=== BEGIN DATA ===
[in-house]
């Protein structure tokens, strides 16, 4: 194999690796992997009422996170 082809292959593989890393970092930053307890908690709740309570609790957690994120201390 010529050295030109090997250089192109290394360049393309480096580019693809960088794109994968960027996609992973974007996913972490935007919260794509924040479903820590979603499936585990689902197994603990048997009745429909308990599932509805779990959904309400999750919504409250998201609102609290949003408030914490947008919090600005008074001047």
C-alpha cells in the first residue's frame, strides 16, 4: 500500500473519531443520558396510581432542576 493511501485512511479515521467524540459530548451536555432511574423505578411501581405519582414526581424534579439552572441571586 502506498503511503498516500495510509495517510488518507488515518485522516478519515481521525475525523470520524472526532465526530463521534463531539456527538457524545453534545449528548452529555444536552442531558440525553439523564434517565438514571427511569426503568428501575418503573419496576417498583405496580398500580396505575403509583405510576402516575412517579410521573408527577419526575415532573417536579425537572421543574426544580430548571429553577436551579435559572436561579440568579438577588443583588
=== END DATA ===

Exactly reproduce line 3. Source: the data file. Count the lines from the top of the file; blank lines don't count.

C-alpha cells in the first residue's frame, strides 16, 4: 500500500473519531443520558396510581432542576 493511501485512511479515521467524540459530548451536555432511574423505578411501581405519582414526581424534579439552572441571586 502506498503511503498516500495510509495517510488518507488515518485522516478519515481521525475525523470520524472526532465526530463521534463531539456527538457524545453534545449528548452529555444536552442531558440525553439523564434517565438514571427511569426503568428501575418503573419496576417498583405496580398500580396505575403509583405510576402516575412517579410521573408527577419526575415532573417536579425537572421543574426544580430548571429553577436551579435559572436561579440568579438577588443583588